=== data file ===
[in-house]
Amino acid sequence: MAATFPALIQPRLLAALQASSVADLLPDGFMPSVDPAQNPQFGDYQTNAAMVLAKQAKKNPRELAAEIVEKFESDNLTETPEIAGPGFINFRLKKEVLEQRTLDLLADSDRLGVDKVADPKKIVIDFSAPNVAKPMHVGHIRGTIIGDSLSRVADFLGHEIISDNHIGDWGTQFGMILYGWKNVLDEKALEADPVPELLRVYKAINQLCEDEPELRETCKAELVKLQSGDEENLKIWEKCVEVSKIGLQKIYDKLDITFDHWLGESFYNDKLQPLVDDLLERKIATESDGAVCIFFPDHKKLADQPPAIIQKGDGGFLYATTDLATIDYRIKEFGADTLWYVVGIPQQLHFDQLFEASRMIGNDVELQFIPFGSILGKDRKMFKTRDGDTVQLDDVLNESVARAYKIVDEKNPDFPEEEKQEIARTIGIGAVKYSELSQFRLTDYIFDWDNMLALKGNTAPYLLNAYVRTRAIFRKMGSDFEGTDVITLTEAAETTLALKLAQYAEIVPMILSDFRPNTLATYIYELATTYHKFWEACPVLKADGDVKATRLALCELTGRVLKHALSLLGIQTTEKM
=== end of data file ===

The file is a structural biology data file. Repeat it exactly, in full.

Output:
[in-house]
Amino acid sequence: MAATFPALIQPRLLAALQASSVADLLPDGFMPSVDPAQNPQFGDYQTNAAMVLAKQAKKNPRELAAEIVEKFESDNLTETPEIAGPGFINFRLKKEVLEQRTLDLLADSDRLGVDKVADPKKIVIDFSAPNVAKPMHVGHIRGTIIGDSLSRVADFLGHEIISDNHIGDWGTQFGMILYGWKNVLDEKALEADPVPELLRVYKAINQLCEDEPELRETCKAELVKLQSGDEENLKIWEKCVEVSKIGLQKIYDKLDITFDHWLGESFYNDKLQPLVDDLLERKIATESDGAVCIFFPDHKKLADQPPAIIQKGDGGFLYATTDLATIDYRIKEFGADTLWYVVGIPQQLHFDQLFEASRMIGNDVELQFIPFGSILGKDRKMFKTRDGDTVQLDDVLNESVARAYKIVDEKNPDFPEEEKQEIARTIGIGAVKYSELSQFRLTDYIFDWDNMLALKGNTAPYLLNAYVRTRAIFRKMGSDFEGTDVITLTEAAETTLALKLAQYAEIVPMILSDFRPNTLATYIYELATTYHKFWEACPVLKADGDVKATRLALCELTGRVLKHALSLLGIQTTEKM